A.J~e law firm of Marrin ~ Blakey. in .Birmingham, li ., has announced that Nauonal Htstonan Frank H . /Wthorne, Alpha lora '43, Alabama Polytechnic In5 s ltute, who has been associated with the firm for ~~era! years, has become a partner in the Monrg~m~ry, a., Office, located in the First National Bank Buddmg. ()F




H. S. Boring

Walter Is With General Electric J.D. Walter, Alpha Epsilon '38, University of Florida, is living at Fayette Manor, Fayetteville, N . Y., a suburb of Syracuse. He is employed by the General Electric Company as manager in materials for the Radio and Television Department. In this position he is responsible for material and inventory control, vendor quality control, purchasing, traffic, and value analysis. Mr. Walter married Miss Nancy Warner of Orlando, Fla., in Cleveland, Ohio, June 8, 1940. They have three children, John David, Jr., 12; Nancy Deanne, 9, and Scott Allen, almost 2.

ALPHA PHI PLANS CELEBRATION Celebration of the founding of Alpha Phi Chapter at Illinois Tech 20 years ago, as well as the founding of Pi Kappa Phi 51 years ago, will take the form of a banquet Saturday, December 10. All Chicago area Pi Kapps are invited to join in this celebration. Reservations may be made for this event by calling Brother Gene Allgauer, Danube 6-9587.


National O'f To Philad • By WILLIA

Mi Pu~

WHILE YOU ARE still crying co relive your vaca· cion of last Summer, why not make plans for your next vacation in August, 1956?

If you have never done it before, now is the time co plan your vacation around your Fraternity Convention..... try it and see--or ask many ochers who already have·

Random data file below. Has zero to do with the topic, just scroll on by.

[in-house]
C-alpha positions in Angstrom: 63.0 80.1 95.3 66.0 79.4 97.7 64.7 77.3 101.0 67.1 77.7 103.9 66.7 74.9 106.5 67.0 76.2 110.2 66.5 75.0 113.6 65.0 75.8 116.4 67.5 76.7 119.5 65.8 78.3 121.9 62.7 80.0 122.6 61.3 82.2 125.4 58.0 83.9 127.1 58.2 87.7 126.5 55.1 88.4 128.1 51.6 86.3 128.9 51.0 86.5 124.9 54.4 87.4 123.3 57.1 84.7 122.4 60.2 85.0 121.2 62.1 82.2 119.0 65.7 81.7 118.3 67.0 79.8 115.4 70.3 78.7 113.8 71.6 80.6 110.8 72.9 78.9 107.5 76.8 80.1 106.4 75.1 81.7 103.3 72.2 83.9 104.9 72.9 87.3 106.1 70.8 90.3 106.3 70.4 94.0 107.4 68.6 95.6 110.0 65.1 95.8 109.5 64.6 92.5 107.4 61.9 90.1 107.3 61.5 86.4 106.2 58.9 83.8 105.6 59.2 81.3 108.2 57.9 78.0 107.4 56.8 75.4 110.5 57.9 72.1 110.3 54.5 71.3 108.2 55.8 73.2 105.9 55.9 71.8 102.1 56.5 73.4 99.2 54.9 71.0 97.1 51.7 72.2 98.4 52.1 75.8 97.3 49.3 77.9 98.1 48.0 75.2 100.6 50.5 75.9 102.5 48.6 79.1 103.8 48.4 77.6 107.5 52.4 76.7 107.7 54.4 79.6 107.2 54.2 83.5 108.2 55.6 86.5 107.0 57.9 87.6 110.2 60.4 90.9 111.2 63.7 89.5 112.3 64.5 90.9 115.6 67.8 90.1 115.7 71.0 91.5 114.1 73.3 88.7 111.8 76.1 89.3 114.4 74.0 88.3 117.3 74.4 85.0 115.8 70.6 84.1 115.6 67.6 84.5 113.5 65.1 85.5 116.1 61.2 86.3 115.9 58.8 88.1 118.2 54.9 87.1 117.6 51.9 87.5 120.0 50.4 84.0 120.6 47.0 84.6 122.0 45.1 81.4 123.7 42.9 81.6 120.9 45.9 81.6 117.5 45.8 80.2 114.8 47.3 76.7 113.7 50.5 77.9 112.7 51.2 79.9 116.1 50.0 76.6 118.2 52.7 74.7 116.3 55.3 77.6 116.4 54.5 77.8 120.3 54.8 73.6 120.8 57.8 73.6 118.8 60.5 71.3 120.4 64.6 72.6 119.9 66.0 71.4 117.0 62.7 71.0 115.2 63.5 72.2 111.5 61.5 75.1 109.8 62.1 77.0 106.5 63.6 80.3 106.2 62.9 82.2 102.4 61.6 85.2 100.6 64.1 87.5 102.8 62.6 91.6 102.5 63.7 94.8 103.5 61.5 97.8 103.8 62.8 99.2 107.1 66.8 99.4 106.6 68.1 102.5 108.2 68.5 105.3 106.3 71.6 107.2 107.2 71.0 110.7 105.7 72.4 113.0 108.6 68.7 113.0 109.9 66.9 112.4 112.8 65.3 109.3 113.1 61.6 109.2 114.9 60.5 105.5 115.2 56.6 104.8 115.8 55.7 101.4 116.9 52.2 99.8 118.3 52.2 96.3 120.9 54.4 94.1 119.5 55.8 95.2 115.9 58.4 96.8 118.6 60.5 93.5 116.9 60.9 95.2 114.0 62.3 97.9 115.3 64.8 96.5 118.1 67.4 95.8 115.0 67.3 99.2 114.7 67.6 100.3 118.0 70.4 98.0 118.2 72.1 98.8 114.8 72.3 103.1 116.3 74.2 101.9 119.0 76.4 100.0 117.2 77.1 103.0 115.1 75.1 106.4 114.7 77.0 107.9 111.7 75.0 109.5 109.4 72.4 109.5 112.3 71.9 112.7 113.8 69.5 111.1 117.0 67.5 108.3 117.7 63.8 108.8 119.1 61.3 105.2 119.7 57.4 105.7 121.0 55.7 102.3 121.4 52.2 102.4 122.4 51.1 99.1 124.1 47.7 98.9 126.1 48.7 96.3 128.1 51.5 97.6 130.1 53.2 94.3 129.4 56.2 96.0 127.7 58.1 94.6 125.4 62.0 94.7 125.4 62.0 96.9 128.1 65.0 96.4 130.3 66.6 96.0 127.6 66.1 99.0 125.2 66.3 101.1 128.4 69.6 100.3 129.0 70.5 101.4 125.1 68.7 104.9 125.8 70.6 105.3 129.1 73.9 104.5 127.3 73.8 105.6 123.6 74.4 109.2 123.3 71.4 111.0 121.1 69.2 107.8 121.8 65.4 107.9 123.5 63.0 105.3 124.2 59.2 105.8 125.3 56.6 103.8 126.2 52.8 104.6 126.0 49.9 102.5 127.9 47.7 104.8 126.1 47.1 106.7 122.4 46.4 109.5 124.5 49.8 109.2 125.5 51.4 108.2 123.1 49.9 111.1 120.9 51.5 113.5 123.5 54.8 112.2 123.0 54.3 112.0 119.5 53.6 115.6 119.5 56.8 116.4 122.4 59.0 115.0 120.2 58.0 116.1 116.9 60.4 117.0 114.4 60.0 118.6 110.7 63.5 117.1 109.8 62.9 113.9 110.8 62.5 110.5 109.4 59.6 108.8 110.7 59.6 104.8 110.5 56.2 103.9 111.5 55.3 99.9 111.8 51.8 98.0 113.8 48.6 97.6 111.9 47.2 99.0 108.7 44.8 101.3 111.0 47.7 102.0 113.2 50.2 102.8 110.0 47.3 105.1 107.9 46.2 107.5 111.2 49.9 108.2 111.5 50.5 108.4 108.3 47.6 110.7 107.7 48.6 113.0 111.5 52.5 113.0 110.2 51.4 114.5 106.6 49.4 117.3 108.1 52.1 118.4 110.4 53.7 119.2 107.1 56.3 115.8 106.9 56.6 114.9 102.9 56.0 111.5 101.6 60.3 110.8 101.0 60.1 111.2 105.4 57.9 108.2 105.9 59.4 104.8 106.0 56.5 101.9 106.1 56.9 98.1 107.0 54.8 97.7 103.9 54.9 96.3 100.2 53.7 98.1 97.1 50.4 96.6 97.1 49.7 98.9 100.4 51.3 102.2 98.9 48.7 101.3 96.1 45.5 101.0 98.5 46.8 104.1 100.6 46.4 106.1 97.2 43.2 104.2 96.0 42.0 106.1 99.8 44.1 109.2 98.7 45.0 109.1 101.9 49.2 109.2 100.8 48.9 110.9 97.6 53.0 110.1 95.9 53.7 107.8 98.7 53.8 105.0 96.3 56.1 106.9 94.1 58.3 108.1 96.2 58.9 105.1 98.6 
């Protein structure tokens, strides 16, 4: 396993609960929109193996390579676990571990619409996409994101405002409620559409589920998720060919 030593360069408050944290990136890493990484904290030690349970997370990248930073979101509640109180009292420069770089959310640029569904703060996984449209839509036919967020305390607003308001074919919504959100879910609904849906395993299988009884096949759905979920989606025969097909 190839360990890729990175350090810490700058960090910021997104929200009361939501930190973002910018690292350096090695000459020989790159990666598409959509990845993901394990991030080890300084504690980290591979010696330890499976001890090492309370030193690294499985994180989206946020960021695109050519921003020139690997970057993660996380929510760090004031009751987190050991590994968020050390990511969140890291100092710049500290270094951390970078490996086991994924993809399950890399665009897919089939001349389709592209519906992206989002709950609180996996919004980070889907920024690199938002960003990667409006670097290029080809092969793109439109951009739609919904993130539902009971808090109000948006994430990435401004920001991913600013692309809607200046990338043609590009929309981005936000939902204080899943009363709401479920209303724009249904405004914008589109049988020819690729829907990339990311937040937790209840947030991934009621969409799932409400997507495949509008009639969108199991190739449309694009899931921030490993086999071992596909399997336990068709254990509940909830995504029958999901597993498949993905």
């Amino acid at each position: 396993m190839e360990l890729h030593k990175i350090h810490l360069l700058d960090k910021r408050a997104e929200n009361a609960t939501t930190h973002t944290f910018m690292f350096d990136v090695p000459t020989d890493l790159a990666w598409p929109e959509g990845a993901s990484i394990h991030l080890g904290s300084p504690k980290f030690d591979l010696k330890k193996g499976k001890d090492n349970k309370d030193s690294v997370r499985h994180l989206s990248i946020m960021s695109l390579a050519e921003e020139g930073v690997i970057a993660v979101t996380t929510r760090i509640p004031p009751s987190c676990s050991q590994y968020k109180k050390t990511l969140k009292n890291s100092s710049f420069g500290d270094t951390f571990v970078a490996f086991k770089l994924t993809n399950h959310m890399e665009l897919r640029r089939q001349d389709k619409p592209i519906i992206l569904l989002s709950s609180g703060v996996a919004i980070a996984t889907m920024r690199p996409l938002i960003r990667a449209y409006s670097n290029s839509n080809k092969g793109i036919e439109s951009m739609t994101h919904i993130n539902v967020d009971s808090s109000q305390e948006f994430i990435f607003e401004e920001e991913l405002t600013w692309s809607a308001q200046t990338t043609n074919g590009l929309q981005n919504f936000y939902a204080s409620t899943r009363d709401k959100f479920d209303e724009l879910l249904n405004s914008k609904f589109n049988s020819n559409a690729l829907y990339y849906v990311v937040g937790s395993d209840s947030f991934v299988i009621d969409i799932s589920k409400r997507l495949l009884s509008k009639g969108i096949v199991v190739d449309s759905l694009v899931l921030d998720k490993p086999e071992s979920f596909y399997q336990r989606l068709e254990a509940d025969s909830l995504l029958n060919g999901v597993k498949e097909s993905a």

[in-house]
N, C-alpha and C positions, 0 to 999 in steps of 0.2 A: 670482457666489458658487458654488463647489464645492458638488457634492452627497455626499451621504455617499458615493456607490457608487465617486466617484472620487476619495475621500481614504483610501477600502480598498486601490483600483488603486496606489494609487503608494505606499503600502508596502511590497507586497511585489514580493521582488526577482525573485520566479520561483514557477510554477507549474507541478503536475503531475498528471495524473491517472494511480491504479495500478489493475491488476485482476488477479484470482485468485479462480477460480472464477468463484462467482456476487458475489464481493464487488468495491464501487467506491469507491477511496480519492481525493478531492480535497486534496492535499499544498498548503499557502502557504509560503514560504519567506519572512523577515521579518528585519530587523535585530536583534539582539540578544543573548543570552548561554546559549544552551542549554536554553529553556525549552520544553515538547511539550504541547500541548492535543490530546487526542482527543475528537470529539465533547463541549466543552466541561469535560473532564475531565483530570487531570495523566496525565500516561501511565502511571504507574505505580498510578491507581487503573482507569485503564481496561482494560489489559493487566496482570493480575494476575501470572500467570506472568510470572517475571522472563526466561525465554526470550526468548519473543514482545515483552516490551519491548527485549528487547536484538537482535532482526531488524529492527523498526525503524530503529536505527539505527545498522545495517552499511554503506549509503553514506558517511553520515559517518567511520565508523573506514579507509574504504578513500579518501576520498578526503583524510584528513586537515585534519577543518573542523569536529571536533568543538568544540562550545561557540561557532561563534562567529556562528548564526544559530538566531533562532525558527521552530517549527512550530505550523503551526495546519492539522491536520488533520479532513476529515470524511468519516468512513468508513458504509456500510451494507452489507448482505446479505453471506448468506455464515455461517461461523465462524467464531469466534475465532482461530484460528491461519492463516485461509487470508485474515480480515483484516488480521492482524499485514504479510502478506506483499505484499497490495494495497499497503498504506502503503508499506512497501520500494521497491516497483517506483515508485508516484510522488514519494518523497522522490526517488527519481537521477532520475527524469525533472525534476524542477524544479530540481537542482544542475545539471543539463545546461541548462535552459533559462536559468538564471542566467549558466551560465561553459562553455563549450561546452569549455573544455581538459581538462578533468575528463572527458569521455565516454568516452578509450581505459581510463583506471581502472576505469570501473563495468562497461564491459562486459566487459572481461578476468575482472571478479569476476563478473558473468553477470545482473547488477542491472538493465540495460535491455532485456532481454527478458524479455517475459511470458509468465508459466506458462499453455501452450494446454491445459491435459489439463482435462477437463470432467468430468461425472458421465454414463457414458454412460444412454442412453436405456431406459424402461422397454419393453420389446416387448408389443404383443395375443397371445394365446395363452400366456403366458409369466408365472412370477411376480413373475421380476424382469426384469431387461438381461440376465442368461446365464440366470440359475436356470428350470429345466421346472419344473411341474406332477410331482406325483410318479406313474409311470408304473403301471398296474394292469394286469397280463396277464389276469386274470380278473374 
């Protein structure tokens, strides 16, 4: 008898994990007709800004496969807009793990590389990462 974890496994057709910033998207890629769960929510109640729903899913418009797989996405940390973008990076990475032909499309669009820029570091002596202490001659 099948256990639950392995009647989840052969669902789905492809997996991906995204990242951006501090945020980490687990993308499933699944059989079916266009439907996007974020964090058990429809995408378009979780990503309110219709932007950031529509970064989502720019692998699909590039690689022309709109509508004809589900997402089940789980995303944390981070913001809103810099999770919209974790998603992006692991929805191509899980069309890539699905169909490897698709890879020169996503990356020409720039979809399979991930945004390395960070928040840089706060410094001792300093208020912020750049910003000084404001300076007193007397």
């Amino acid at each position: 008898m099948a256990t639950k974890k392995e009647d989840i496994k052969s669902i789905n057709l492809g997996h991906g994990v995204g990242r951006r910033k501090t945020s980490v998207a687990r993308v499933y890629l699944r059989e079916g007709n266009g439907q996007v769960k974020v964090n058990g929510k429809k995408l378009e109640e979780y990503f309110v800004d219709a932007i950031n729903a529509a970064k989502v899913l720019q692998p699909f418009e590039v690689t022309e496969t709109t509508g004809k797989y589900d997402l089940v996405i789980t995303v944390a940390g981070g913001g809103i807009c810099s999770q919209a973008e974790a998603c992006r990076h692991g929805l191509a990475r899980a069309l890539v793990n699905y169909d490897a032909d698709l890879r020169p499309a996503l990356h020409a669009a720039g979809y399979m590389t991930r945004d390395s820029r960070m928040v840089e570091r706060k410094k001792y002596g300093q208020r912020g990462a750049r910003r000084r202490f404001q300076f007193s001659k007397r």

Independence Hall "The Cradle of Democracy"


~. 1 1"1

Hotel Sylvania, Pi Kappa Phi Headquarters in '56

Come to the "City of Brotherly Love," the place whr Democracy got its start. See the Liberty Bell and ~I dependence Hall; Valley Forge, the 2,000-acre Colonid· Army encampment; the Betsy Ross House, and a rnu . rude of ocher historical and interesting places. Let lP be your host at the 26th National Pi Kappa Phi Co~. vention August 22-25, 1956. Contact any of your CO vention Committee for information or special arran8~ ments. All of the members of the committee are alut11° of Alpha Upsilon, Drexel. After the convention, to complete your vacation, .Y0~ can take your family to the Nation's Capital, Washt 081 ton, D. C., or· to New York City, or Atlantic CitY,~ many other seashore resorrs-all within two or chf hours of your Convention City, Philadelphia, Penna·

Part of Philadelphia Skyline, looking down Parkway.

111 ;11

CVention Goes •

• ~ la 1n M1 Publicity hllllliftee

Convention Committee


Brother John W. Deimler, Gene ral Chairman 1149 Green Tree Lane, Penn Valley Narbeth, Penna.


Brother F. Arthur Tucker, Vice-Chairman Diamond Rock Road, RFD 1 Phoenixville, Penna. Brother Robert Oberholtzer, Special Assignments 1130 Waverly Road Gladwyne, Penna. Brother Willard C. Calkins, Treasurer 42 Pleasant Lane Levittown, Penna. Brother William H. Taylor, Publicity Woodward Road Moylan, Penna.

ne co ion,. . . have·

Brother Raymond J. Cannon, Entertainment 251 Beechwood Avenue Springfield, Penna.


Brother Robert W. Evans, Accommodations 127 North Line Road Newtown Square, Penna.

a Jo· loni~l


Brother Harold S. Norton, Registration 47 Rockwood Road Newtown Square, Penna.

coo· I' nge·

Brother Robert W. Lambert, Dates 3405 Powelton Avenue Philadelphia, Penna.


Brother Charles S. Kuntz, Assistant Treasurer 3405 Powelton Avenue Philadelphia, Penna.



Brother Thomas LeRoe, Secretary for Committee 492 Wheatsheaf Road Springfield, Penna.

''Procl .




thereof.'~'"' lrberty throughout all the land, unto all the rnhabrtants

Pictures-Courtesy of Phil adelph ia Convent ion and Visito rs'

\Ioiiey F orge, a monument to the sufferings of American soldiers.

n " Alpha 1lp:1i£n, :lJrexe/, .JJit:J ''Jacl f-ol Again- With "Uce in Paradi:Je " By CHARLES W. SMITH, Secretary Alpha